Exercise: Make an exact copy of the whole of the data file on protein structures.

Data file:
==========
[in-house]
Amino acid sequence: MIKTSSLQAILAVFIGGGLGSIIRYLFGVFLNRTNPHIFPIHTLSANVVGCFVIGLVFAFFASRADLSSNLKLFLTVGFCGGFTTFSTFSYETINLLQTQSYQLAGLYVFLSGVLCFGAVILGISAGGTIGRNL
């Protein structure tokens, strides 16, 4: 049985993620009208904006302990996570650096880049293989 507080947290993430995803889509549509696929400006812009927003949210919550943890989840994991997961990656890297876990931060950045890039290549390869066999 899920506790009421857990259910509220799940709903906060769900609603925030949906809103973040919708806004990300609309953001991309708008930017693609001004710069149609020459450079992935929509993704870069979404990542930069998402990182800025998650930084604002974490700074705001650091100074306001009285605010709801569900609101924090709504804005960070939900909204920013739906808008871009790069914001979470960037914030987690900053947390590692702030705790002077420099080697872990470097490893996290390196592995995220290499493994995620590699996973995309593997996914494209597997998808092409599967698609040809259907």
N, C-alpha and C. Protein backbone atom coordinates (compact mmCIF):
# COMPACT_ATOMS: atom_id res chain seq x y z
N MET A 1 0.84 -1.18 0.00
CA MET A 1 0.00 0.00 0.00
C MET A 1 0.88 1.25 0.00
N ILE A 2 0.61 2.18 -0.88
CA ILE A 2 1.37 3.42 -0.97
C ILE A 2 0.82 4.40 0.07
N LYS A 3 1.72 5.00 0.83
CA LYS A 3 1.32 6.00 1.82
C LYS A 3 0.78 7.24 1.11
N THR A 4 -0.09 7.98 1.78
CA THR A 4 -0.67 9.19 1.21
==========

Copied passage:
[in-house]
Amino acid sequence: MIKTSSLQAILAVFIGGGLGSIIRYLFGVFLNRTNPHIFPIHTLSANVVGCFVIGLVFAFFASRADLSSNLKLFLTVGFCGGFTTFSTFSYETINLLQTQSYQLAGLYVFLSGVLCFGAVILGISAGGTIGRNL
């Protein structure tokens, strides 16, 4: 049985993620009208904006302990996570650096880049293989 507080947290993430995803889509549509696929400006812009927003949210919550943890989840994991997961990656890297876990931060950045890039290549390869066999 899920506790009421857990259910509220799940709903906060769900609603925030949906809103973040919708806004990300609309953001991309708008930017693609001004710069149609020459450079992935929509993704870069979404990542930069998402990182800025998650930084604002974490700074705001650091100074306001009285605010709801569900609101924090709504804005960070939900909204920013739906808008871009790069914001979470960037914030987690900053947390590692702030705790002077420099080697872990470097490893996290390196592995995220290499493994995620590699996973995309593997996914494209597997998808092409599967698609040809259907």
N, C-alpha and C. Protein backbone atom coordinates (compact mmCIF):
# COMPACT_ATOMS: atom_id res chain seq x y z
N MET A 1 0.84 -1.18 0.00
CA MET A 1 0.00 0.00 0.00
C MET A 1 0.88 1.25 0.00
N ILE A 2 0.61 2.18 -0.88
CA ILE A 2 1.37 3.42 -0.97
C ILE A 2 0.82 4.40 0.07
N LYS A 3 1.72 5.00 0.83
CA LYS A 3 1.32 6.00 1.82
C LYS A 3 0.78 7.24 1.11
N THR A 4 -0.09 7.98 1.78
CA THR A 4 -0.67 9.19 1.21